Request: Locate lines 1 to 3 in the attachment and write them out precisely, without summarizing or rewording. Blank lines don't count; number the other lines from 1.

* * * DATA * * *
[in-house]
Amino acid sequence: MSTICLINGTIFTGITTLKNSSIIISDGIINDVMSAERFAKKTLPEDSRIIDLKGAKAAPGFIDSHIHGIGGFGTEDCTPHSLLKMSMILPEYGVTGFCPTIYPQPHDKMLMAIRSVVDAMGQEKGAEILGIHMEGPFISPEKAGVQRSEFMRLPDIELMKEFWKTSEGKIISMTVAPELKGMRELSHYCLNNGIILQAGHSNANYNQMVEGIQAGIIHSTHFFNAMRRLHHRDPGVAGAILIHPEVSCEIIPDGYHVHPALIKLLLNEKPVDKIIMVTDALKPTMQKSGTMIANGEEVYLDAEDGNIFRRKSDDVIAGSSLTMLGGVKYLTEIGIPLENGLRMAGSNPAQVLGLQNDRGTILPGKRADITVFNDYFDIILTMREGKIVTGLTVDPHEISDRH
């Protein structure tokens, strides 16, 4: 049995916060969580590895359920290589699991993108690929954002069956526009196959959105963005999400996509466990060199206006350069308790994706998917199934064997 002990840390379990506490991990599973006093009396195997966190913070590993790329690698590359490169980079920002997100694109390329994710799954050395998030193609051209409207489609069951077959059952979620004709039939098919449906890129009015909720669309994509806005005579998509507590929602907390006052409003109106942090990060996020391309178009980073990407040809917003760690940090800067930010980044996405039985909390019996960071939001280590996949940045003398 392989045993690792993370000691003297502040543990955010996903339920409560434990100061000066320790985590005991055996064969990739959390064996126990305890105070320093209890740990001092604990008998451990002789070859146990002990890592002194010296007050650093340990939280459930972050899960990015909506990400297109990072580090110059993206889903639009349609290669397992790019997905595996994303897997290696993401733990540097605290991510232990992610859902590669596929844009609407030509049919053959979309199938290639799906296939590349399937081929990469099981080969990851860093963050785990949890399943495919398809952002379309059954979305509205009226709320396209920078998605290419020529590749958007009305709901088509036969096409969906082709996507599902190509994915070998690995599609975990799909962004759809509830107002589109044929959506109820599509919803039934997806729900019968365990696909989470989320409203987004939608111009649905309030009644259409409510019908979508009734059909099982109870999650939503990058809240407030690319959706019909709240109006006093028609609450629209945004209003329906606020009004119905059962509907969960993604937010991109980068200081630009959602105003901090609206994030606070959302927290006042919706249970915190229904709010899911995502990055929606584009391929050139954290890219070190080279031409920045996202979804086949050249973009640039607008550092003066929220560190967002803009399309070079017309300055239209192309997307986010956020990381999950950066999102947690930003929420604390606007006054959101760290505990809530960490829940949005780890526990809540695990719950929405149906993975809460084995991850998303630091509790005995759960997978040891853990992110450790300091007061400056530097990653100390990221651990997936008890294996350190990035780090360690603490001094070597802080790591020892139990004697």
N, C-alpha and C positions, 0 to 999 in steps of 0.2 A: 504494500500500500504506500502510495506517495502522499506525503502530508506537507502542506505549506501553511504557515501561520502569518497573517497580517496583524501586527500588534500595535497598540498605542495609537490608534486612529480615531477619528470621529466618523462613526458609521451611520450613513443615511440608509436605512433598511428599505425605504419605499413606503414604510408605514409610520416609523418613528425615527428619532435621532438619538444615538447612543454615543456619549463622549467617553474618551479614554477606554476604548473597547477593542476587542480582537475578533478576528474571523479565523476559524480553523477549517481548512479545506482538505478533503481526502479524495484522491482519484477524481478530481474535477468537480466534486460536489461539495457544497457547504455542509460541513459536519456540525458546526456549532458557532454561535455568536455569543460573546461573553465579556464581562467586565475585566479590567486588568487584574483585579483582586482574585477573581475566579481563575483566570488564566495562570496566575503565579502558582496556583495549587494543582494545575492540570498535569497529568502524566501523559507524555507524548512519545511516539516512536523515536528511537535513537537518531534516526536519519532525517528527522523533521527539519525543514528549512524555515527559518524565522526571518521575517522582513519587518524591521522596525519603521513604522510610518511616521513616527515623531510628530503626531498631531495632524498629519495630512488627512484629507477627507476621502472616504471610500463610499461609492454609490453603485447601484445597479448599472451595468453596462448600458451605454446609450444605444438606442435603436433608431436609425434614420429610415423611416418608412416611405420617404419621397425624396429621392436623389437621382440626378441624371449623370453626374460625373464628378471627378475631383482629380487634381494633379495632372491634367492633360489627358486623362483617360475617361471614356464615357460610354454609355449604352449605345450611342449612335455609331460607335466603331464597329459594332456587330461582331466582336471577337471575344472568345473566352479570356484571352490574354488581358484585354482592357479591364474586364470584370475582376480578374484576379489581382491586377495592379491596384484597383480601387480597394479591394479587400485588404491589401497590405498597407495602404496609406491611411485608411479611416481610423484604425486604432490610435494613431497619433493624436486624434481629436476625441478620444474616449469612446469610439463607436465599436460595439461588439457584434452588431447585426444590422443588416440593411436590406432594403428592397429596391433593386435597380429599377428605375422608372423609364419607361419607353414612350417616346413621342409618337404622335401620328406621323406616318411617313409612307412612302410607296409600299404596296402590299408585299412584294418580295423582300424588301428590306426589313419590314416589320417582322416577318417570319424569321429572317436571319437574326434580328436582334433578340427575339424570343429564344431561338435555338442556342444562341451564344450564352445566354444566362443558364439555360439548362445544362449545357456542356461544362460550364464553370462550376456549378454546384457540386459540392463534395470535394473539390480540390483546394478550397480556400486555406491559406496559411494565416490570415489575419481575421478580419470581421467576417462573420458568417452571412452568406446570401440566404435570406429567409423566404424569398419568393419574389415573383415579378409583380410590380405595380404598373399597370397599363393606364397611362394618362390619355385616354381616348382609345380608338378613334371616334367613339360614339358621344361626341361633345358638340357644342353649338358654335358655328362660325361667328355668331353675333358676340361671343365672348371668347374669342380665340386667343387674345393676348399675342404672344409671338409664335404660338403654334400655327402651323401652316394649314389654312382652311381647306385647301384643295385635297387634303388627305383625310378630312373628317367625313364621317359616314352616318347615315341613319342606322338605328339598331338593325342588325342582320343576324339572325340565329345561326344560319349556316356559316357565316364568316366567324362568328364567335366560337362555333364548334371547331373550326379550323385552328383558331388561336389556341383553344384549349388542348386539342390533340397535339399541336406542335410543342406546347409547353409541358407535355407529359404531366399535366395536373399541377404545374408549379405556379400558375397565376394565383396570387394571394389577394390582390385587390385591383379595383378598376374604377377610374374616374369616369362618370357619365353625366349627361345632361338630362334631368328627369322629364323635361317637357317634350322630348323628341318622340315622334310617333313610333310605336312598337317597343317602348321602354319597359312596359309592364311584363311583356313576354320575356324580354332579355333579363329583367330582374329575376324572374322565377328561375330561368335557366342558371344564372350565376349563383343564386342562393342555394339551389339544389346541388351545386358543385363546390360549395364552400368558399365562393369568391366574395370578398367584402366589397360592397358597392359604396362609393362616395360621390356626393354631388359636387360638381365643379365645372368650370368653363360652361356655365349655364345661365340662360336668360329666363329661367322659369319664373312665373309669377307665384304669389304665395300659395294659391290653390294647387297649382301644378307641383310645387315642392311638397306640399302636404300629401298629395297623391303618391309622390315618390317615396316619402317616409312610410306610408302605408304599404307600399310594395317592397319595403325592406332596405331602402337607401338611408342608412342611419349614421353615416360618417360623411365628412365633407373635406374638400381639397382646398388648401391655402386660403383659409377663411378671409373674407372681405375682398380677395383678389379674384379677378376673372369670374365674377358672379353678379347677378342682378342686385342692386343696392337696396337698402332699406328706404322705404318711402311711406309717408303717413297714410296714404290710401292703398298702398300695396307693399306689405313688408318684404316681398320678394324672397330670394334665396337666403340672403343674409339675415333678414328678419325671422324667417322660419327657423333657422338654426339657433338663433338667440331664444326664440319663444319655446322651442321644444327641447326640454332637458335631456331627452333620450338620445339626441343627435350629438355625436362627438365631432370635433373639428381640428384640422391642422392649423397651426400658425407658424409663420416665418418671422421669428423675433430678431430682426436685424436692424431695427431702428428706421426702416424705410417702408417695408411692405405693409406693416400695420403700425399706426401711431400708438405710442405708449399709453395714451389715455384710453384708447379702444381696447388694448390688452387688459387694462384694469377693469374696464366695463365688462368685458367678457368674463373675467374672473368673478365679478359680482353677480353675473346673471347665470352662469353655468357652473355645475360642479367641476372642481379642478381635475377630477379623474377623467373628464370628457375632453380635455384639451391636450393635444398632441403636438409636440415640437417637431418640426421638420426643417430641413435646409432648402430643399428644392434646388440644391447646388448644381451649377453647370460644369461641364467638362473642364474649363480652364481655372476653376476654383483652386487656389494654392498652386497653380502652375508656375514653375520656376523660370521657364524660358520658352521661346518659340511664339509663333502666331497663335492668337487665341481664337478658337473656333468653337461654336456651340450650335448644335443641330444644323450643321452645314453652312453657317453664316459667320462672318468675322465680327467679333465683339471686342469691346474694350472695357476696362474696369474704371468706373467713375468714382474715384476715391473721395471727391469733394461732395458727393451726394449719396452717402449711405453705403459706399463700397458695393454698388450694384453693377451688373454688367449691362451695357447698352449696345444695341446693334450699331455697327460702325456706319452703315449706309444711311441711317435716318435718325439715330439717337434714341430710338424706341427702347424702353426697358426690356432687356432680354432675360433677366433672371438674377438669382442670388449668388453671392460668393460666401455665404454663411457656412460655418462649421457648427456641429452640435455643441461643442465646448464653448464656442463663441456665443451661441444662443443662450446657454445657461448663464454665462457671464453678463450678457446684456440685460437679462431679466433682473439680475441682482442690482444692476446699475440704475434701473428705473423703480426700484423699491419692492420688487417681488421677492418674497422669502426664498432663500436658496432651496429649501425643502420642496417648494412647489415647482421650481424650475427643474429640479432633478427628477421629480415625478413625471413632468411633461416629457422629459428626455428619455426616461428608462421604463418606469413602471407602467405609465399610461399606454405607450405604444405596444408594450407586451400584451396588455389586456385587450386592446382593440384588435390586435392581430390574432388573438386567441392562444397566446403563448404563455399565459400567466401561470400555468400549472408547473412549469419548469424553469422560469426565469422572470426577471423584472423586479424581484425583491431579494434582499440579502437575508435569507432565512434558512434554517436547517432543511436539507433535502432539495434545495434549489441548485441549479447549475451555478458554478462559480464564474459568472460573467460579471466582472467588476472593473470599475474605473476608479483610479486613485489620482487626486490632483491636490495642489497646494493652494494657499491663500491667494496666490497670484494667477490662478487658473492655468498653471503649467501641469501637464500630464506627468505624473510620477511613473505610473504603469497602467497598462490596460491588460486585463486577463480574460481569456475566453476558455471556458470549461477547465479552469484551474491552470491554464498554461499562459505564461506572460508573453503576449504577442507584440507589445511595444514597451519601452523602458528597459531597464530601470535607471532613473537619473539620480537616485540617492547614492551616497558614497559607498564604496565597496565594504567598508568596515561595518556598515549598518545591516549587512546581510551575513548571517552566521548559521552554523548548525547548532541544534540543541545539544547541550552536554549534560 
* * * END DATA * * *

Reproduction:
[in-house]
Amino acid sequence: MSTICLINGTIFTGITTLKNSSIIISDGIINDVMSAERFAKKTLPEDSRIIDLKGAKAAPGFIDSHIHGIGGFGTEDCTPHSLLKMSMILPEYGVTGFCPTIYPQPHDKMLMAIRSVVDAMGQEKGAEILGIHMEGPFISPEKAGVQRSEFMRLPDIELMKEFWKTSEGKIISMTVAPELKGMRELSHYCLNNGIILQAGHSNANYNQMVEGIQAGIIHSTHFFNAMRRLHHRDPGVAGAILIHPEVSCEIIPDGYHVHPALIKLLLNEKPVDKIIMVTDALKPTMQKSGTMIANGEEVYLDAEDGNIFRRKSDDVIAGSSLTMLGGVKYLTEIGIPLENGLRMAGSNPAQVLGLQNDRGTILPGKRADITVFNDYFDIILTMREGKIVTGLTVDPHEISDRH
């Protein structure tokens, strides 16, 4: 049995916060969580590895359920290589699991993108690929954002069956526009196959959105963005999400996509466990060199206006350069308790994706998917199934064997 002990840390379990506490991990599973006093009396195997966190913070590993790329690698590359490169980079920002997100694109390329994710799954050395998030193609051209409207489609069951077959059952979620004709039939098919449906890129009015909720669309994509806005005579998509507590929602907390006052409003109106942090990060996020391309178009980073990407040809917003760690940090800067930010980044996405039985909390019996960071939001280590996949940045003398 392989045993690792993370000691003297502040543990955010996903339920409560434990100061000066320790985590005991055996064969990739959390064996126990305890105070320093209890740990001092604990008998451990002789070859146990002990890592002194010296007050650093340990939280459930972050899960990015909506990400297109990072580090110059993206889903639009349609290669397992790019997905595996994303897997290696993401733990540097605290991510232990992610859902590669596929844009609407030509049919053959979309199938290639799906296939590349399937081929990469099981080969990851860093963050785990949890399943495919398809952002379309059954979305509205009226709320396209920078998605290419020529590749958007009305709901088509036969096409969906082709996507599902190509994915070998690995599609975990799909962004759809509830107002589109044929959506109820599509919803039934997806729900019968365990696909989470989320409203987004939608111009649905309030009644259409409510019908979508009734059909099982109870999650939503990058809240407030690319959706019909709240109006006093028609609450629209945004209003329906606020009004119905059962509907969960993604937010991109980068200081630009959602105003901090609206994030606070959302927290006042919706249970915190229904709010899911995502990055929606584009391929050139954290890219070190080279031409920045996202979804086949050249973009640039607008550092003066929220560190967002803009399309070079017309300055239209192309997307986010956020990381999950950066999102947690930003929420604390606007006054959101760290505990809530960490829940949005780890526990809540695990719950929405149906993975809460084995991850998303630091509790005995759960997978040891853990992110450790300091007061400056530097990653100390990221651990997936008890294996350190990035780090360690603490001094070597802080790591020892139990004697």